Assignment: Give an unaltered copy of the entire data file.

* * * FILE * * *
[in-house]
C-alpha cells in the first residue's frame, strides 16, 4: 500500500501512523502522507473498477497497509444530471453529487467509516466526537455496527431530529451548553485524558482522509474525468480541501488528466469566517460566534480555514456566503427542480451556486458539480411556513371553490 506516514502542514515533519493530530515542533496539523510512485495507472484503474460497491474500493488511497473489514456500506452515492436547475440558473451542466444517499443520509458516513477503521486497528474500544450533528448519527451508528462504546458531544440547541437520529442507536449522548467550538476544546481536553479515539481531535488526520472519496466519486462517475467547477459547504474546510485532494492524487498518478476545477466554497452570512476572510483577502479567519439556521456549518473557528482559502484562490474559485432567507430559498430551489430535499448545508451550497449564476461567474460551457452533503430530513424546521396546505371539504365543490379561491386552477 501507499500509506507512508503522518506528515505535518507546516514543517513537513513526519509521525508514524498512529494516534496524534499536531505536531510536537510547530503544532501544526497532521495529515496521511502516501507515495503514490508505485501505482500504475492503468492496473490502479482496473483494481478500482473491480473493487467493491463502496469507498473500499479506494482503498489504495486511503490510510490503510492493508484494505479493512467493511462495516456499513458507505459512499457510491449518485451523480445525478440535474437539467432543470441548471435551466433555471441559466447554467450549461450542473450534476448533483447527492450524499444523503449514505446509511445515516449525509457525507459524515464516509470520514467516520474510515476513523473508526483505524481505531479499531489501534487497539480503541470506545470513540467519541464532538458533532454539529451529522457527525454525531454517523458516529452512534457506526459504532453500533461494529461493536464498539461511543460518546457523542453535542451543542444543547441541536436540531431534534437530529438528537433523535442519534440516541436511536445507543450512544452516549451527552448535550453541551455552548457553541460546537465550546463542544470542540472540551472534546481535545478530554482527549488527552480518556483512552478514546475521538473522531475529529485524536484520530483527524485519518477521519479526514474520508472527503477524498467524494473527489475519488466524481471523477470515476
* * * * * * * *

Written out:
[in-house]
C-alpha cells in the first residue's frame, strides 16, 4: 500500500501512523502522507473498477497497509444530471453529487467509516466526537455496527431530529451548553485524558482522509474525468480541501488528466469566517460566534480555514456566503427542480451556486458539480411556513371553490 506516514502542514515533519493530530515542533496539523510512485495507472484503474460497491474500493488511497473489514456500506452515492436547475440558473451542466444517499443520509458516513477503521486497528474500544450533528448519527451508528462504546458531544440547541437520529442507536449522548467550538476544546481536553479515539481531535488526520472519496466519486462517475467547477459547504474546510485532494492524487498518478476545477466554497452570512476572510483577502479567519439556521456549518473557528482559502484562490474559485432567507430559498430551489430535499448545508451550497449564476461567474460551457452533503430530513424546521396546505371539504365543490379561491386552477 501507499500509506507512508503522518506528515505535518507546516514543517513537513513526519509521525508514524498512529494516534496524534499536531505536531510536537510547530503544532501544526497532521495529515496521511502516501507515495503514490508505485501505482500504475492503468492496473490502479482496473483494481478500482473491480473493487467493491463502496469507498473500499479506494482503498489504495486511503490510510490503510492493508484494505479493512467493511462495516456499513458507505459512499457510491449518485451523480445525478440535474437539467432543470441548471435551466433555471441559466447554467450549461450542473450534476448533483447527492450524499444523503449514505446509511445515516449525509457525507459524515464516509470520514467516520474510515476513523473508526483505524481505531479499531489501534487497539480503541470506545470513540467519541464532538458533532454539529451529522457527525454525531454517523458516529452512534457506526459504532453500533461494529461493536464498539461511543460518546457523542453535542451543542444543547441541536436540531431534534437530529438528537433523535442519534440516541436511536445507543450512544452516549451527552448535550453541551455552548457553541460546537465550546463542544470542540472540551472534546481535545478530554482527549488527552480518556483512552478514546475521538473522531475529529485524536484520530483527524485519518477521519479526514474520508472527503477524498467524494473527489475519488466524481471523477470515476